A UN role?
IN MANY COUNTRIES, including both the US and Britain, there are calls from capitalist politicians and strategists for Bush to change course and let the UN attempt to defuse the Iraqi situation by taking over more control of the occupation. These proposals are partly linked to the continuing tensions and differences between the main imperialist powers over whether the war was the best course of action. It also reflects imperialist rivalries in the Middle East. But, in a situation of rising Iraqi opposition to US occupation, there could be an attempt to bring the UN in, possibly to work alongside some kind of nominal Iraqi administration.
Opinion polls in Iraq show large-scale doubts about the UN, understandable given its record. And any hopes in the UN that do exist are misplaced. The only big change under UN control would be that, instead of domination by one occupying power, the US, decisions would be made collectively by the leading imperialist powers running the UN Security Council, along with Germany and Japan. Socialists argue that the real alternative to US occupation is the withdrawal of all foreign armies and the right of the Iraqi people to decide their own future.
Throughout the Middle East there were mixed reactions to Saddam’s capture. The New York Times commented: “While the Arab public harbours no particular love for the deposed dictator or other oppressive governments in the region that were similar to his, it despairs that an outside power can humiliate the Arab world by capturing such a significant figure with relative impunity, underscoring the masses’ powerlessness”. (15 December) Saddam was seen by many Palestinians as one of the few Arab leaders who ‘stood up’ to imperialism during the 1990s, and some will feel disheartened that he was captured without a fight or suspect that there was some kind of conspiratorial plot behind what happened.
Within the US, talk about Saddam’s arrest forming the basis upon which Bush can win re-election rapidly subsided. Indeed, continued US casualties could well undermine Bush’s support, apart from any dramatic weakening in the fragile US economy, which currently seems to be in a ‘jobless recovery’ based upon massive debts. In fact, Saddam’s capture added to the calls for the withdrawal of the troops. Charley Richardson, a co-founder of Military Families Speak Out and whose son is a marine who served in Iraq, said that Saddam’s seizure removed “the last excuse that the Bush administration has been using to continue the occupation. It will bring to a head the question of why we are in Iraq”. Already US deaths in Iraq are over 500 and mounting, while there are increasing signs of resentment amongst the US troops stationed there, particularly the reservists and National Guard members who have been called up.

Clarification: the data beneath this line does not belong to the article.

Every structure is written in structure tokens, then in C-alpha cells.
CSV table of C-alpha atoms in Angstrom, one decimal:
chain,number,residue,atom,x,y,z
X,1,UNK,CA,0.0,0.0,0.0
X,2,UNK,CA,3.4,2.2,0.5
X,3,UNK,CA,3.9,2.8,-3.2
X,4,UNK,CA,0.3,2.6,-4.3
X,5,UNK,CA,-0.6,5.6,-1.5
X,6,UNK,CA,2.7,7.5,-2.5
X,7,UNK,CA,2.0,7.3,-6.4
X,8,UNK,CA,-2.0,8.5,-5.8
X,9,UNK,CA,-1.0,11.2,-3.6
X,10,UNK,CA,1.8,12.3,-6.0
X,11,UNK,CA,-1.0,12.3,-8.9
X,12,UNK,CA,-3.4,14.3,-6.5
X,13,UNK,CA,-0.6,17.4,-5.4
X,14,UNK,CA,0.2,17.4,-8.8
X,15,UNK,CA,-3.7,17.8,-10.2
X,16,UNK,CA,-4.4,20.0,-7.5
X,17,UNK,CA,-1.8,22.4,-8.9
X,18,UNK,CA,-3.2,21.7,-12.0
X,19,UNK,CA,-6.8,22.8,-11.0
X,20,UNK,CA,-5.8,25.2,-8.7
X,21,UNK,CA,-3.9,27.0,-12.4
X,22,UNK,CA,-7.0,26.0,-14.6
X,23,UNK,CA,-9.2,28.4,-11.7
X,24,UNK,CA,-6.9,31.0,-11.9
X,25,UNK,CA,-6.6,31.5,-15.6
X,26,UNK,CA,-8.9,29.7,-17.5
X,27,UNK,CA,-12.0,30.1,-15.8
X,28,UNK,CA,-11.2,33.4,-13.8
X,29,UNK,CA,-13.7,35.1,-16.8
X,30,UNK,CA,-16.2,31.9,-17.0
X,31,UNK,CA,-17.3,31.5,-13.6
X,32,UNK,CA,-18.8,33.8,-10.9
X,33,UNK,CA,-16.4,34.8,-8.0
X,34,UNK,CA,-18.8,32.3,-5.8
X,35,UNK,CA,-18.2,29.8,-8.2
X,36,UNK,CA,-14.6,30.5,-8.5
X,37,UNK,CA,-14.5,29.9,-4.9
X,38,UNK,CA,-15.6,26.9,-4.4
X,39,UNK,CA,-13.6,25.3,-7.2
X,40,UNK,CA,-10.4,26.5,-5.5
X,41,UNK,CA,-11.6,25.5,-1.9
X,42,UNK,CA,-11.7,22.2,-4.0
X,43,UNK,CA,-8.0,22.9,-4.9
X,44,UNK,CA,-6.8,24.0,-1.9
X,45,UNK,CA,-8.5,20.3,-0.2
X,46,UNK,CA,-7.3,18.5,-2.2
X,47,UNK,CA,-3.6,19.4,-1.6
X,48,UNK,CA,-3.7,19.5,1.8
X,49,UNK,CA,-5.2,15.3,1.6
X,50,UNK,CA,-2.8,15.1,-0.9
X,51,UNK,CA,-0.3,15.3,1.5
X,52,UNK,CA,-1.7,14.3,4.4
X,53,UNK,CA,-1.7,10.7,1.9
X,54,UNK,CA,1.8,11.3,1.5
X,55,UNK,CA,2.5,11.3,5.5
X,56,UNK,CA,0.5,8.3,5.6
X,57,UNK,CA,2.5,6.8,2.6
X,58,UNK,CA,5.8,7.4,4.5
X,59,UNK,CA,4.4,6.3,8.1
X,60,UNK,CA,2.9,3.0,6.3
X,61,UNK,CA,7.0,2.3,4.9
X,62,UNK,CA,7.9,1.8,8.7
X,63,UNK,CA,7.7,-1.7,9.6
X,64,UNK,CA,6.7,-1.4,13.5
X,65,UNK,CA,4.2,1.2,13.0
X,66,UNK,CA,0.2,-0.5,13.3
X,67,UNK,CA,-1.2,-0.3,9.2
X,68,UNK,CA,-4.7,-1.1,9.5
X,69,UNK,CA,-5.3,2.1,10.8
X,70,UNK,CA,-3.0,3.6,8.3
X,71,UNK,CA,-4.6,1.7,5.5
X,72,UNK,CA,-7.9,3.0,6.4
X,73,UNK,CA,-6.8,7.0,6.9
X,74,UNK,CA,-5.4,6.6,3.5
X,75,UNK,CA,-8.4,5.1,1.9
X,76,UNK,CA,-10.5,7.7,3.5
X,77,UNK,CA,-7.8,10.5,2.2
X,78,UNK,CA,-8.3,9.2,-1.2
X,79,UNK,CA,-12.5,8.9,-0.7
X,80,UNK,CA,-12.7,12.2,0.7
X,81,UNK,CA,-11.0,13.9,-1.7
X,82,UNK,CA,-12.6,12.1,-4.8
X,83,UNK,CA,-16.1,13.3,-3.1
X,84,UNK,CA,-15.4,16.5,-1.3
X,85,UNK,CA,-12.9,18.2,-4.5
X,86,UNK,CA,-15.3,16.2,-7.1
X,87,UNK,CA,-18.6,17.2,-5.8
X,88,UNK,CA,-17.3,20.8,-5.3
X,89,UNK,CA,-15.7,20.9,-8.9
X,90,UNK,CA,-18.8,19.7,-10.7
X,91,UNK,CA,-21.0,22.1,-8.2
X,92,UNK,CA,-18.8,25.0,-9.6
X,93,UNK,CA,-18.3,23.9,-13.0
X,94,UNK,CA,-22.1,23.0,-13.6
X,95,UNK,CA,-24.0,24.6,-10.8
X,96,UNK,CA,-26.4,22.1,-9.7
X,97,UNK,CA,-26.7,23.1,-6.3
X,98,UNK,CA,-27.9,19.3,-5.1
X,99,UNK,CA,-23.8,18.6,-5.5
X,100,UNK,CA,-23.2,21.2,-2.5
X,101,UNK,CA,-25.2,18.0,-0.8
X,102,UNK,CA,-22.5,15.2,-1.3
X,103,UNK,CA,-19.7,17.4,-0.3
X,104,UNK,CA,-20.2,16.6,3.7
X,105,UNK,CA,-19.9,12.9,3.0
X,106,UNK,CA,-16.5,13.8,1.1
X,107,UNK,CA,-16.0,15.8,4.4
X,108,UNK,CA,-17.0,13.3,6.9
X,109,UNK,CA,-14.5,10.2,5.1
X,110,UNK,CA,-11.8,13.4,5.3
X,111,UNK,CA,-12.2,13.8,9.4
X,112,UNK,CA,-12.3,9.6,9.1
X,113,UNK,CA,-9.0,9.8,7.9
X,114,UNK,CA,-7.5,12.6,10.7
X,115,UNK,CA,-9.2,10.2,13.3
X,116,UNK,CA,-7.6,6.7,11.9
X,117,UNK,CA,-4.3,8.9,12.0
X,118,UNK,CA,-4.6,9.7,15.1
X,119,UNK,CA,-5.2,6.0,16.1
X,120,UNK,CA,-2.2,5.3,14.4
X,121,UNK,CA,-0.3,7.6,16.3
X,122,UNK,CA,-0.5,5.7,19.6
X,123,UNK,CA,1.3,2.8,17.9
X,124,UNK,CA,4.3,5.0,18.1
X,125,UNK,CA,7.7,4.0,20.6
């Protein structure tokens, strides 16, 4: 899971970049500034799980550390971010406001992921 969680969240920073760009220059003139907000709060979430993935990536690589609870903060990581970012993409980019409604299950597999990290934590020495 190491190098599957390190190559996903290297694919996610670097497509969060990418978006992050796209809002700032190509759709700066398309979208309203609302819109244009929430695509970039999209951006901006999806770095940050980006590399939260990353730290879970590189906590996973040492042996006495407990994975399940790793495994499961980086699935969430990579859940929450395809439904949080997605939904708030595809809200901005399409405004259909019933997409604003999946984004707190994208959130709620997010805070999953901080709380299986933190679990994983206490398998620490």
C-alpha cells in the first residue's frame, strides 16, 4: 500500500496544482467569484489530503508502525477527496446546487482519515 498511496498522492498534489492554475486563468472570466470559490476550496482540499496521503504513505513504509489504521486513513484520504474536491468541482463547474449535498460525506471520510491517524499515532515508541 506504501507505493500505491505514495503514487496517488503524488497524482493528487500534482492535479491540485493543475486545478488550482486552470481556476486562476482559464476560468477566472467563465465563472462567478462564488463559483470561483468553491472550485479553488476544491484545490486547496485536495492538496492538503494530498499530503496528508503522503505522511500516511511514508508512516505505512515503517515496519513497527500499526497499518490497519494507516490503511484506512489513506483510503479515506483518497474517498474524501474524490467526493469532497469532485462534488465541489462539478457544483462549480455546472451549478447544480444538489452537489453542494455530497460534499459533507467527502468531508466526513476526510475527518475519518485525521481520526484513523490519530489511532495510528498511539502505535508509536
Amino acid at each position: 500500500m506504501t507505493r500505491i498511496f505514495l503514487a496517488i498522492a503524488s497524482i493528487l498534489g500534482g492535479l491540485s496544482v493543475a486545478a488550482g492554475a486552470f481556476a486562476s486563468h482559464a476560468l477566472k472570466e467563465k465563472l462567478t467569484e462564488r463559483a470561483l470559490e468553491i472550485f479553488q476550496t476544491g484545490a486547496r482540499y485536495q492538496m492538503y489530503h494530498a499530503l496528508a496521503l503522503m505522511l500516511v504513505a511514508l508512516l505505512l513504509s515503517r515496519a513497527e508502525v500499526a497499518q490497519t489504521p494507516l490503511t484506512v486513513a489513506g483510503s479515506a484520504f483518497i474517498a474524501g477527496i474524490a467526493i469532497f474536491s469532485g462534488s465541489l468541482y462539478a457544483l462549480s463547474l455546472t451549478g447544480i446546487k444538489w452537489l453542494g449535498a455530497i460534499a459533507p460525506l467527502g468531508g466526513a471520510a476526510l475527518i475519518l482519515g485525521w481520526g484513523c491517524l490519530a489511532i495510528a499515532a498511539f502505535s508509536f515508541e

The initial calls for a quick open trial of Saddam have currently disappeared. Now it is not at all certain what will happen to Saddam. If a trial takes place it could well be a rushed affair to try to limit its scope. Significantly, when discussing possible charges that Saddam might face many Western commentators brushed over the eight-year war – and war crimes – that the former dictator launched, with Western support, against Iran in 1980. Instead, they concentrated on his oppression within Iraq and the invasion of Kuwait. As a former British air marshal, Sir Timothy Garden, coyly explained, “Certain elements of the US/Iraq relationship during the 1980s might be embarrassing if revealed in open court”. (London Evening Standard, 15 December)
A REAL SETTLEMENT of accounts with the Saddam regime can only be carried out by a trial run by representatives of the Iraqi workers and poor that investigates all aspects of Saddam’s regime, including which powers, inside and outside Iraq, supported him during his 24 years of rule. Although, of course, it is doubtful whether someone like Rumsfeld would honestly testify over what he discussed with Saddam in 1983 and 1984!
But a fundamental break with the past dictatorships can only be successfully completed if it is part of the struggle to end the occupation and imperialist control of Iraq. To achieve this goal a key step is building an independent workers’ movement that has support amongst the urban and rural poor.